In practice, officials at CDU headquarters in Berlin are increasingly worried that their leader won’t be a viable candidate, according to one person with knowledge of their thinking. If she decides that plowing on will only end in irreparable political damage, she may step aside voluntarily.
The last CDU chief to decide she couldn’t fight an election was Merkel herself. In 2002, she traveled to Bavaria to offer the candidacy to the then state premier Edmund Stoiber.
Merkel recovered from that major setback to win the next four elections. But according to a person familiar with the events, as she left the meeting with Stoiber in her official car, the chancellor broke down and sobbed.
Kramp-Karrenbauer’s fundamental problem is her polling. In a recent survey by public broadcaster ARD, only 19% of respondents thought she would make a good candidate. And that’s after an all-out push to raise her profile.
Her decision to become defense minister in July was widely interpreted as an effort to increase her media presence. Since then, she has been much more visible, pictured with troops in Afghanistan or Mali and representing Germany at NATO. But the polls have barely budged.
The fear at CDU headquarters is that voters just don’t like her, one official said.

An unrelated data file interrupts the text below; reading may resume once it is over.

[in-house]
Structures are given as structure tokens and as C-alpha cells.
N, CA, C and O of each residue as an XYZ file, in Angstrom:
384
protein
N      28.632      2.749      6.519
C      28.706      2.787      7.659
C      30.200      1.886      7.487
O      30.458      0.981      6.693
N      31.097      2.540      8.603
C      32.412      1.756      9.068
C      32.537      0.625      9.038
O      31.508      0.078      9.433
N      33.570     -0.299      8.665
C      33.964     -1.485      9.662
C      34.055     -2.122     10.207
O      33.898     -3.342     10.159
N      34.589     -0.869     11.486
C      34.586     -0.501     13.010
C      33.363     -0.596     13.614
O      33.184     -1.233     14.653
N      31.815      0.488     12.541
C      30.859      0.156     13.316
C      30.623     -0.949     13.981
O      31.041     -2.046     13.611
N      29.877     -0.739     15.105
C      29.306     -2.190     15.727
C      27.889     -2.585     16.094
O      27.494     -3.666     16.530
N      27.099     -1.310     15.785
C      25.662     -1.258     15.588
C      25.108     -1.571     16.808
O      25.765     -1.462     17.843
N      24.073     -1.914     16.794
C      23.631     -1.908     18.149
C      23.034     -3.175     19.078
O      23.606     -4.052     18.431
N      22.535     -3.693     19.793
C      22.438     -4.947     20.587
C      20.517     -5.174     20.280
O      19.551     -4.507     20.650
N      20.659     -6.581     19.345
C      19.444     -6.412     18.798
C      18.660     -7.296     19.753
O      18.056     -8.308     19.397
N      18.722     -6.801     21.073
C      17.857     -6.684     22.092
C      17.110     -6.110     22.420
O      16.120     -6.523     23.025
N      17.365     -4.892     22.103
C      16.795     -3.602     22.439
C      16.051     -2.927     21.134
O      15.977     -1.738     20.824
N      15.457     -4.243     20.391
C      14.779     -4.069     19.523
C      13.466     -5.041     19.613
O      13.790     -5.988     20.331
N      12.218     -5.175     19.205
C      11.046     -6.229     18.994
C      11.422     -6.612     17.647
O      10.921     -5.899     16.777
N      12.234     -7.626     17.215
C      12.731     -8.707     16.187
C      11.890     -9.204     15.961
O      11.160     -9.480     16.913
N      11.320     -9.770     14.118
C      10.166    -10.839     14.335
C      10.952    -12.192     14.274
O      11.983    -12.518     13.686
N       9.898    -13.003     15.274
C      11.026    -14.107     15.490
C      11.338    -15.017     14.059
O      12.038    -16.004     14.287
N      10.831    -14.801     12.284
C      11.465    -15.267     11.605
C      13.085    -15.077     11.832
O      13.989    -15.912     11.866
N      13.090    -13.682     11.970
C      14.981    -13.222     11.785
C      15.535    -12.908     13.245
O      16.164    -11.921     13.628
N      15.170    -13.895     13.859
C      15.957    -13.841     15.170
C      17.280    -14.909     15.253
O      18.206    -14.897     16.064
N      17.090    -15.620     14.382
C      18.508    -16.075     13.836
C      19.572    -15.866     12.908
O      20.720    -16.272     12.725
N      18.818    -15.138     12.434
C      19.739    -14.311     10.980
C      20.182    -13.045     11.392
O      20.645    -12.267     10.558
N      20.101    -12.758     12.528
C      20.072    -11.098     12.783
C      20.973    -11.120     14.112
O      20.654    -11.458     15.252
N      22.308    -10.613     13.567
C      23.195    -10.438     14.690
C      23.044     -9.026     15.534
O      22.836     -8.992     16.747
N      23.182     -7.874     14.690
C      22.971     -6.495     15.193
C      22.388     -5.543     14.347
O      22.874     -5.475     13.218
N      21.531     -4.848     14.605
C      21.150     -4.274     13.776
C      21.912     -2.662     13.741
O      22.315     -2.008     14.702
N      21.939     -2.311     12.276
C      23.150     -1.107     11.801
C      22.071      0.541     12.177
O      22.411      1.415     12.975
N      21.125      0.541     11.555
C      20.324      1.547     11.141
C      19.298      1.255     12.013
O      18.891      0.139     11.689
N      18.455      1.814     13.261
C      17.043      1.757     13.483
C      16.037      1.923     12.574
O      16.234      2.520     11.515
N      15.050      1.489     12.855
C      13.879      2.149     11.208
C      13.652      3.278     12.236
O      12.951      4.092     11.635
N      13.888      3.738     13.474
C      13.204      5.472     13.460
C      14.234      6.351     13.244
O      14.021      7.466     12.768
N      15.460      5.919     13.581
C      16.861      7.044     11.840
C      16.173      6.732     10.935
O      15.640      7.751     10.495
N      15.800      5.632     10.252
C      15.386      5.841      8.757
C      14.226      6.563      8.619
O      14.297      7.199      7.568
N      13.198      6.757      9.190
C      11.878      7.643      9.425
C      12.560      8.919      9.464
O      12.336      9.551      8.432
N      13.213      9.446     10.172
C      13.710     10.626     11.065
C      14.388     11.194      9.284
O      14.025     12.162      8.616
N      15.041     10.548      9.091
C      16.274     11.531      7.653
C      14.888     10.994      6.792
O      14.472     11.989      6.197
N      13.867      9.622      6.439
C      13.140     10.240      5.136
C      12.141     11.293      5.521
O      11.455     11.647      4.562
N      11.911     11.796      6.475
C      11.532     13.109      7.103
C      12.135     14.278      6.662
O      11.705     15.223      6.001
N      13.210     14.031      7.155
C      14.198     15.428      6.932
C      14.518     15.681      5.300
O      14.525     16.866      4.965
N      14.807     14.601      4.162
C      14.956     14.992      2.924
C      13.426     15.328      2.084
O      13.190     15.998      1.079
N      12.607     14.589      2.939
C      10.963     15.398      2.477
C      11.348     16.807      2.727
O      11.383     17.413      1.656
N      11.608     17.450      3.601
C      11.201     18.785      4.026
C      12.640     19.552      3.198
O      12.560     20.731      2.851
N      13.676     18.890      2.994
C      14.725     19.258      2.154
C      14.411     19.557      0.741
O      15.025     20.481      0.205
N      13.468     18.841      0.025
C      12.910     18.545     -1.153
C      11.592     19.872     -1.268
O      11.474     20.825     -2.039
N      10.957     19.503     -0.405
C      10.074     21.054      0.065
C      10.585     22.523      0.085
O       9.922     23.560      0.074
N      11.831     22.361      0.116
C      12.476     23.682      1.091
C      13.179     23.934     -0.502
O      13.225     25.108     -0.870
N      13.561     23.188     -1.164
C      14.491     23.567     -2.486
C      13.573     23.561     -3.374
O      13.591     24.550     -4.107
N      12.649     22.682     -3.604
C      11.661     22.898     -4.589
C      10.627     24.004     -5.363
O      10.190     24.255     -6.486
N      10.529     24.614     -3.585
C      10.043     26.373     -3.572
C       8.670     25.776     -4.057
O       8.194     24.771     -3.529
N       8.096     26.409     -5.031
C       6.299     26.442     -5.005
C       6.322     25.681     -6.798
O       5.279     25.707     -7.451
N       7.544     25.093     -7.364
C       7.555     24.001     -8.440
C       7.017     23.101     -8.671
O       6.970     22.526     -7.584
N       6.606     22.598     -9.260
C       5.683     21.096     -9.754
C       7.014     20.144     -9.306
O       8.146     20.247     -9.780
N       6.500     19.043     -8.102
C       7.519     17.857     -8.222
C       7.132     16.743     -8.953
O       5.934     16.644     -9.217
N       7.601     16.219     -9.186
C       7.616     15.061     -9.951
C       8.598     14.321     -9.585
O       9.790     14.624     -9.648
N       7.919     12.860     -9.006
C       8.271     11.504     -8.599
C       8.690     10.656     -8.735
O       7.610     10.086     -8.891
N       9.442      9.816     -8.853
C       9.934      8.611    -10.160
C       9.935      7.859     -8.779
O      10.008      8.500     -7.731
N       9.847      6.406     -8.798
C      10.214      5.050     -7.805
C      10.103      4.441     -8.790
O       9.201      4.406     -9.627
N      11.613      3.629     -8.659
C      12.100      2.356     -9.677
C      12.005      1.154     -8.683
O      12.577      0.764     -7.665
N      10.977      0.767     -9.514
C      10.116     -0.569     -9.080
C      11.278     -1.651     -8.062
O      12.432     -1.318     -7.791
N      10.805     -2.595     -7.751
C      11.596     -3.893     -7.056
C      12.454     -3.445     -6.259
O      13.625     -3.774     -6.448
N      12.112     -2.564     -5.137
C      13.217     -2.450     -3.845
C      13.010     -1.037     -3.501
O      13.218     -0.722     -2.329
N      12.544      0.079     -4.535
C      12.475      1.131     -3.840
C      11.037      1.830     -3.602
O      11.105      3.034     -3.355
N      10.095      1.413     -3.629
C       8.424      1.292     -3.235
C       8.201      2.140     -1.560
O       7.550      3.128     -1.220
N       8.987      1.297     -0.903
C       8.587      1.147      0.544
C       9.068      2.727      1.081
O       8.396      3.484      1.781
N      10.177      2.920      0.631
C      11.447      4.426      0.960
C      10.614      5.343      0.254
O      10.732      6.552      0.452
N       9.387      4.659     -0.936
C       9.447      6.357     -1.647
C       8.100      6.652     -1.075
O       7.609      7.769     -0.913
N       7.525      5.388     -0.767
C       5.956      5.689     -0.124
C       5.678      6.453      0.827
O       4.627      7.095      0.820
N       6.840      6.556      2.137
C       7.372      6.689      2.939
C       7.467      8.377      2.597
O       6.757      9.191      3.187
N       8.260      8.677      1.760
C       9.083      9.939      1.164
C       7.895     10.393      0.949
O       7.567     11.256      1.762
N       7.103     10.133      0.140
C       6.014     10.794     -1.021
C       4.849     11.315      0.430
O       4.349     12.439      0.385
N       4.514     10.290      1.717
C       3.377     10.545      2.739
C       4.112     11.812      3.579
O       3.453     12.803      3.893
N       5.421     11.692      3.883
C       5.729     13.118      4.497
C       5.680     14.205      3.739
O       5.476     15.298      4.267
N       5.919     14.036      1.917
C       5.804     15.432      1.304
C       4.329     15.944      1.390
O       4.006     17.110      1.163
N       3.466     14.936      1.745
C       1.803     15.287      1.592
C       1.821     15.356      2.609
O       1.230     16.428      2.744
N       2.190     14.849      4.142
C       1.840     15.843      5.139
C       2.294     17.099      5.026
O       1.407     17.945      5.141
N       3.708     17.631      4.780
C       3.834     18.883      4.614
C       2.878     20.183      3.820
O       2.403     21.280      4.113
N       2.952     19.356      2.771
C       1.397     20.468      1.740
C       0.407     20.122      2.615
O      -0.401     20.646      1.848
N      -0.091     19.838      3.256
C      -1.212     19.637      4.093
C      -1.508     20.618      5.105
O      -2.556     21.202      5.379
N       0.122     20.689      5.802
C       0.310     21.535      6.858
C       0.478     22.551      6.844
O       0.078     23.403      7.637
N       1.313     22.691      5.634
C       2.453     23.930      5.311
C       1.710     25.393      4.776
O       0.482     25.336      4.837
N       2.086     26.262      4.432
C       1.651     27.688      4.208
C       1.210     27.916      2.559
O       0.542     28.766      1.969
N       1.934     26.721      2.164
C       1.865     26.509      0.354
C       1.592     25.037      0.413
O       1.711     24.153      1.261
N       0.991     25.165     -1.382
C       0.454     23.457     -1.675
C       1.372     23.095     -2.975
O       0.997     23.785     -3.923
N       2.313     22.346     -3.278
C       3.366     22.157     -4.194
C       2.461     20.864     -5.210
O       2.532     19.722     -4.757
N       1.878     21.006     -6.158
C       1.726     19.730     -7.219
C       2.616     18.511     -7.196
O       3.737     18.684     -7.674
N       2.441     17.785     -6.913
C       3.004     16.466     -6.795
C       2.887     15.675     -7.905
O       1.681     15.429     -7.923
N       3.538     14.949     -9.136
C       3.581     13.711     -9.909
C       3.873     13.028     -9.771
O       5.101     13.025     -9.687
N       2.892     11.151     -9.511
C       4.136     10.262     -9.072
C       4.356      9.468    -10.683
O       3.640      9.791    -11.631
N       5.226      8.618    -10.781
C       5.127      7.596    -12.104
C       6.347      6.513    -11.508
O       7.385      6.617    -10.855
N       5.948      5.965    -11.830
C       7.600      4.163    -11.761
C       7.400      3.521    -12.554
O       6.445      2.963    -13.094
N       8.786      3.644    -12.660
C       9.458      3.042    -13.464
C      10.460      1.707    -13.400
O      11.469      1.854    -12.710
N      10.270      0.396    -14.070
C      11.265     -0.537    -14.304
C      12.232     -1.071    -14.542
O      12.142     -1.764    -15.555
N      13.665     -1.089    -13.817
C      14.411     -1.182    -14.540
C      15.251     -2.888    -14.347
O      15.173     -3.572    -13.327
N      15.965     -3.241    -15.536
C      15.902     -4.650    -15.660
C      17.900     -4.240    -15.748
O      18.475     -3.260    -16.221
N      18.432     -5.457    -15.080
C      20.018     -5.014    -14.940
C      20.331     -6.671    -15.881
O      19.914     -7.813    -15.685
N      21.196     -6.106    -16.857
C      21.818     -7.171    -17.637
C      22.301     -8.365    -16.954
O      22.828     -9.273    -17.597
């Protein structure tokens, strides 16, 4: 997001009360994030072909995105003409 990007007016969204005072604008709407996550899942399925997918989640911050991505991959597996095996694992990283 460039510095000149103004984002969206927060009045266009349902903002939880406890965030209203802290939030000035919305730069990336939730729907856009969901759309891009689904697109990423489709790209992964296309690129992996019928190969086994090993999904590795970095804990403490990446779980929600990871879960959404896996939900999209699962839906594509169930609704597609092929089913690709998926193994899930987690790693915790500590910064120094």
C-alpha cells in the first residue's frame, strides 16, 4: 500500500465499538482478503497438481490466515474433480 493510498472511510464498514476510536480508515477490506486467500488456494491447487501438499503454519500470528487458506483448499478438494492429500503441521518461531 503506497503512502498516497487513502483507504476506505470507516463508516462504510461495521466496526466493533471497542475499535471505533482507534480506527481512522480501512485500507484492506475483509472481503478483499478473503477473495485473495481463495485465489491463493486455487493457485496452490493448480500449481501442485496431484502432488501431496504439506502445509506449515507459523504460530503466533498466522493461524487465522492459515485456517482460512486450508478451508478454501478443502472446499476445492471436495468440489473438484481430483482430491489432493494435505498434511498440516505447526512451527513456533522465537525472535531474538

Merkel too has cooled on her one-time protege, according to a party official familiar with her thinking.
Kramp-Karrenbauer was the chancellor’s pick to succeed her as party chief. But when the younger woman ran into trouble during her first months in charge, she tried to force Merkel to hand over the chancellorship too.
The power grab failed and Kramp-Karrenbauer lost her most important supporter.
Merkel isn’t trying to undermine Kramp-Karrenbauer, the official said, but she won’t do anything to help her either.
Indeed, when Merkel flew to the U.S. for an official visit in September, the defense minister was shunted off the chancellor’s government plane at the last minute and forced to catch her own flight to meet Defense Secretary Mark Esper.
Kramp-Karrenbauer is doing all she can to avoid another clash with the chancellor. Her advisers have pushed her to take a different line from Merkel on a recent pension issue to define herself, but the party chief chose to stay quiet, according to one official with knowledge of the matter.
Meanwhile, Laschet isn’t the only one positioning himself in case she does eventually step aside.
Former caucus leader Friedrich Merz, the conservatives favorite, will quit his job at BlackRock Inc. next month to focus on his political career. Jens Spahn, the 39-year-old health minister, is also waiting in the wings. Both were beaten by Kramp-Karrenbauer when she won the leadership in 2018.
Markus Soeder, leader of the CDU’s Bavarian sister group, outshone Kramp-Karrenbauer at the party conference in December and is now seen as another contender.
All of them are watching to see just how much punishment the party leader is prepared to take.